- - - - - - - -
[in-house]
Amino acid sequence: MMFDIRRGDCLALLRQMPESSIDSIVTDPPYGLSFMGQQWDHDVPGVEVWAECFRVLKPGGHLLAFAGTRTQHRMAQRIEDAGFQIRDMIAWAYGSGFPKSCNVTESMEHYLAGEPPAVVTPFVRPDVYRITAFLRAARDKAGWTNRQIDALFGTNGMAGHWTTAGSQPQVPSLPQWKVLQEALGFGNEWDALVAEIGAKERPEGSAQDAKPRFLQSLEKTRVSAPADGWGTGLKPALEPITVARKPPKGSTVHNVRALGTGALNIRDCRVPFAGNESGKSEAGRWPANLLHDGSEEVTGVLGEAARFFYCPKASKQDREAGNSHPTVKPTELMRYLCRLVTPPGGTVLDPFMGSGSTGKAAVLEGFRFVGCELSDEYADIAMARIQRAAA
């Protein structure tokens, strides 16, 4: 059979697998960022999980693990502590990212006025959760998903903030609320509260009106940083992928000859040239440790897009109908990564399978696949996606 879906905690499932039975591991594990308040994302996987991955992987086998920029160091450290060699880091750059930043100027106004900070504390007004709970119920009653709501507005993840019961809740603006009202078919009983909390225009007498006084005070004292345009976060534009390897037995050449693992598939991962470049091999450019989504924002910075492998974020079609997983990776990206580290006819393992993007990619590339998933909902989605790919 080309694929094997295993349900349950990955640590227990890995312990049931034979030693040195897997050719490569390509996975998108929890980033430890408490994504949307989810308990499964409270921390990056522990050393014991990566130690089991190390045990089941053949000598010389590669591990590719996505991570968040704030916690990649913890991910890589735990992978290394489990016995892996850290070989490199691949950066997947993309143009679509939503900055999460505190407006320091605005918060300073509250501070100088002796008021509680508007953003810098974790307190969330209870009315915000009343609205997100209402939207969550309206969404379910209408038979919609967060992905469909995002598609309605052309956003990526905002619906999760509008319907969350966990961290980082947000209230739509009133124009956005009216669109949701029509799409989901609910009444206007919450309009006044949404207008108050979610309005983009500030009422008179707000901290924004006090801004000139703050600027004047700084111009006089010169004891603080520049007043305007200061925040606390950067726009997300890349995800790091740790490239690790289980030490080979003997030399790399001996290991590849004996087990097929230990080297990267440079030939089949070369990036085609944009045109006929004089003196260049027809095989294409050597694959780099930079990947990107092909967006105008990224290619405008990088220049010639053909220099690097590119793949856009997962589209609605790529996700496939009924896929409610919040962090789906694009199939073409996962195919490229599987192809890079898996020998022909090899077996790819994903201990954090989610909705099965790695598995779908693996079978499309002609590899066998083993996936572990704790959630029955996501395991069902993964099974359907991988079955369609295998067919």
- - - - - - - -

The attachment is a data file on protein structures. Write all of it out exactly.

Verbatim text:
[in-house]
Amino acid sequence: MMFDIRRGDCLALLRQMPESSIDSIVTDPPYGLSFMGQQWDHDVPGVEVWAECFRVLKPGGHLLAFAGTRTQHRMAQRIEDAGFQIRDMIAWAYGSGFPKSCNVTESMEHYLAGEPPAVVTPFVRPDVYRITAFLRAARDKAGWTNRQIDALFGTNGMAGHWTTAGSQPQVPSLPQWKVLQEALGFGNEWDALVAEIGAKERPEGSAQDAKPRFLQSLEKTRVSAPADGWGTGLKPALEPITVARKPPKGSTVHNVRALGTGALNIRDCRVPFAGNESGKSEAGRWPANLLHDGSEEVTGVLGEAARFFYCPKASKQDREAGNSHPTVKPTELMRYLCRLVTPPGGTVLDPFMGSGSTGKAAVLEGFRFVGCELSDEYADIAMARIQRAAA
């Protein structure tokens, strides 16, 4: 059979697998960022999980693990502590990212006025959760998903903030609320509260009106940083992928000859040239440790897009109908990564399978696949996606 879906905690499932039975591991594990308040994302996987991955992987086998920029160091450290060699880091750059930043100027106004900070504390007004709970119920009653709501507005993840019961809740603006009202078919009983909390225009007498006084005070004292345009976060534009390897037995050449693992598939991962470049091999450019989504924002910075492998974020079609997983990776990206580290006819393992993007990619590339998933909902989605790919 080309694929094997295993349900349950990955640590227990890995312990049931034979030693040195897997050719490569390509996975998108929890980033430890408490994504949307989810308990499964409270921390990056522990050393014991990566130690089991190390045990089941053949000598010389590669591990590719996505991570968040704030916690990649913890991910890589735990992978290394489990016995892996850290070989490199691949950066997947993309143009679509939503900055999460505190407006320091605005918060300073509250501070100088002796008021509680508007953003810098974790307190969330209870009315915000009343609205997100209402939207969550309206969404379910209408038979919609967060992905469909995002598609309605052309956003990526905002619906999760509008319907969350966990961290980082947000209230739509009133124009956005009216669109949701029509799409989901609910009444206007919450309009006044949404207008108050979610309005983009500030009422008179707000901290924004006090801004000139703050600027004047700084111009006089010169004891603080520049007043305007200061925040606390950067726009997300890349995800790091740790490239690790289980030490080979003997030399790399001996290991590849004996087990097929230990080297990267440079030939089949070369990036085609944009045109006929004089003196260049027809095989294409050597694959780099930079990947990107092909967006105008990224290619405008990088220049010639053909220099690097590119793949856009997962589209609605790529996700496939009924896929409610919040962090789906694009199939073409996962195919490229599987192809890079898996020998022909090899077996790819994903201990954090989610909705099965790695598995779908693996079978499309002609590899066998083993996936572990704790959630029955996501395991069902993964099974359907991988079955369609295998067919």